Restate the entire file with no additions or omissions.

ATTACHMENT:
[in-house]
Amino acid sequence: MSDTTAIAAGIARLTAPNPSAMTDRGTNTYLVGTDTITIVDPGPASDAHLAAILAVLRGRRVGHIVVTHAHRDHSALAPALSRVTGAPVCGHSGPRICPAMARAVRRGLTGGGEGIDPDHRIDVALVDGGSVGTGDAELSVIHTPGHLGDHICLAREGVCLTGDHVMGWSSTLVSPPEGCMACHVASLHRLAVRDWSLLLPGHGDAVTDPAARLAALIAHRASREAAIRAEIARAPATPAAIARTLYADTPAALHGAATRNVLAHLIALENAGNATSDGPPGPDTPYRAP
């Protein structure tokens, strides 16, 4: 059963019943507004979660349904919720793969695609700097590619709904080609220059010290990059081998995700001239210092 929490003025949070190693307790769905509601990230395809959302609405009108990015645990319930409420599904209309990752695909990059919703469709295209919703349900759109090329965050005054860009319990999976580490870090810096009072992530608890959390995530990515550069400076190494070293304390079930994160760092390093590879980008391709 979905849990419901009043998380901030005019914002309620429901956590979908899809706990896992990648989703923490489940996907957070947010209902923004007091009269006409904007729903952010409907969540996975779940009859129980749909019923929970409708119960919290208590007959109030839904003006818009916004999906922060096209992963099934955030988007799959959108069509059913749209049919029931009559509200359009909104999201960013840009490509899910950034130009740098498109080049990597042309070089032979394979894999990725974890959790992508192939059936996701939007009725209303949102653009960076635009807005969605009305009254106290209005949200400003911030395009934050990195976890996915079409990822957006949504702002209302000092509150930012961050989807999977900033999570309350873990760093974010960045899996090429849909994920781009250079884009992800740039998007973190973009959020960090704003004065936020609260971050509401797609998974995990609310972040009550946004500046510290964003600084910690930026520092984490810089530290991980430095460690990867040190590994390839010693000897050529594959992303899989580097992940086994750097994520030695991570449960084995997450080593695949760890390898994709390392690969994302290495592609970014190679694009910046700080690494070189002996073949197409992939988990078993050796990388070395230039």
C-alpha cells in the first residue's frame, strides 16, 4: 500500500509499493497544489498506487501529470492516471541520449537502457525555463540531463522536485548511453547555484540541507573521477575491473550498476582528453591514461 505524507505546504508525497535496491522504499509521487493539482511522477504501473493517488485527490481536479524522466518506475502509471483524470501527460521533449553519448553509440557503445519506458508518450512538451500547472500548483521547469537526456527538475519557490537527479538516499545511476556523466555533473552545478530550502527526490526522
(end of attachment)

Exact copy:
[in-house]
Amino acid sequence: MSDTTAIAAGIARLTAPNPSAMTDRGTNTYLVGTDTITIVDPGPASDAHLAAILAVLRGRRVGHIVVTHAHRDHSALAPALSRVTGAPVCGHSGPRICPAMARAVRRGLTGGGEGIDPDHRIDVALVDGGSVGTGDAELSVIHTPGHLGDHICLAREGVCLTGDHVMGWSSTLVSPPEGCMACHVASLHRLAVRDWSLLLPGHGDAVTDPAARLAALIAHRASREAAIRAEIARAPATPAAIARTLYADTPAALHGAATRNVLAHLIALENAGNATSDGPPGPDTPYRAP
């Protein structure tokens, strides 16, 4: 059963019943507004979660349904919720793969695609700097590619709904080609220059010290990059081998995700001239210092 929490003025949070190693307790769905509601990230395809959302609405009108990015645990319930409420599904209309990752695909990059919703469709295209919703349900759109090329965050005054860009319990999976580490870090810096009072992530608890959390995530990515550069400076190494070293304390079930994160760092390093590879980008391709 979905849990419901009043998380901030005019914002309620429901956590979908899809706990896992990648989703923490489940996907957070947010209902923004007091009269006409904007729903952010409907969540996975779940009859129980749909019923929970409708119960919290208590007959109030839904003006818009916004999906922060096209992963099934955030988007799959959108069509059913749209049919029931009559509200359009909104999201960013840009490509899910950034130009740098498109080049990597042309070089032979394979894999990725974890959790992508192939059936996701939007009725209303949102653009960076635009807005969605009305009254106290209005949200400003911030395009934050990195976890996915079409990822957006949504702002209302000092509150930012961050989807999977900033999570309350873990760093974010960045899996090429849909994920781009250079884009992800740039998007973190973009959020960090704003004065936020609260971050509401797609998974995990609310972040009550946004500046510290964003600084910690930026520092984490810089530290991980430095460690990867040190590994390839010693000897050529594959992303899989580097992940086994750097994520030695991570449960084995997450080593695949760890390898994709390392690969994302290495592609970014190679694009910046700080690494070189002996073949197409992939988990078993050796990388070395230039």
C-alpha cells in the first residue's frame, strides 16, 4: 500500500509499493497544489498506487501529470492516471541520449537502457525555463540531463522536485548511453547555484540541507573521477575491473550498476582528453591514461 505524507505546504508525497535496491522504499509521487493539482511522477504501473493517488485527490481536479524522466518506475502509471483524470501527460521533449553519448553509440557503445519506458508518450512538451500547472500548483521547469537526456527538475519557490537527479538516499545511476556523466555533473552545478530550502527526490526522